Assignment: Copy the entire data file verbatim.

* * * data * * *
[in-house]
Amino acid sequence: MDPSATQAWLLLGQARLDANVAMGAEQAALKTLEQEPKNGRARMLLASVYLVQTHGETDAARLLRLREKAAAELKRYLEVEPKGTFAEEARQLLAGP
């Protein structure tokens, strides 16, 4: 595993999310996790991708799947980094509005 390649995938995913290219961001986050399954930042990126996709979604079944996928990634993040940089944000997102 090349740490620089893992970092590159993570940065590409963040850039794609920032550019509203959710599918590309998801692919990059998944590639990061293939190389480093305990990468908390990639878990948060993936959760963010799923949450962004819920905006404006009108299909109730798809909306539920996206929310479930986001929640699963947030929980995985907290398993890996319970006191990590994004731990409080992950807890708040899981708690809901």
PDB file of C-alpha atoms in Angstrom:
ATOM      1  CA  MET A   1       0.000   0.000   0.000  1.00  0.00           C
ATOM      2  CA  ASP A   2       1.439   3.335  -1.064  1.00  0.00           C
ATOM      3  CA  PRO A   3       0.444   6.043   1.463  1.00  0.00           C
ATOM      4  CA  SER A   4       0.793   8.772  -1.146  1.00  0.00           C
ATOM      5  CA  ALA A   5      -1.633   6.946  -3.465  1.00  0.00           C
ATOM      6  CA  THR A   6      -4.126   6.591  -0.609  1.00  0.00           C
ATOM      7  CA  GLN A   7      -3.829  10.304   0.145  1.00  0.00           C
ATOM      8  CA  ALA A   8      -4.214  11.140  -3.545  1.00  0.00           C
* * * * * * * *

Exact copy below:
[in-house]
Amino acid sequence: MDPSATQAWLLLGQARLDANVAMGAEQAALKTLEQEPKNGRARMLLASVYLVQTHGETDAARLLRLREKAAAELKRYLEVEPKGTFAEEARQLLAGP
């Protein structure tokens, strides 16, 4: 595993999310996790991708799947980094509005 390649995938995913290219961001986050399954930042990126996709979604079944996928990634993040940089944000997102 090349740490620089893992970092590159993570940065590409963040850039794609920032550019509203959710599918590309998801692919990059998944590639990061293939190389480093305990990468908390990639878990948060993936959760963010799923949450962004819920905006404006009108299909109730798809909306539920996206929310479930986001929640699963947030929980995985907290398993890996319970006191990590994004731990409080992950807890708040899981708690809901």
PDB file of C-alpha atoms in Angstrom:
ATOM      1  CA  MET A   1       0.000   0.000   0.000  1.00  0.00           C
ATOM      2  CA  ASP A   2       1.439   3.335  -1.064  1.00  0.00           C
ATOM      3  CA  PRO A   3       0.444   6.043   1.463  1.00  0.00           C
ATOM      4  CA  SER A   4       0.793   8.772  -1.146  1.00  0.00           C
ATOM      5  CA  ALA A   5      -1.633   6.946  -3.465  1.00  0.00           C
ATOM      6  CA  THR A   6      -4.126   6.591  -0.609  1.00  0.00           C
ATOM      7  CA  GLN A   7      -3.829  10.304   0.145  1.00  0.00           C
ATOM      8  CA  ALA A   8      -4.214  11.140  -3.545  1.00  0.00           C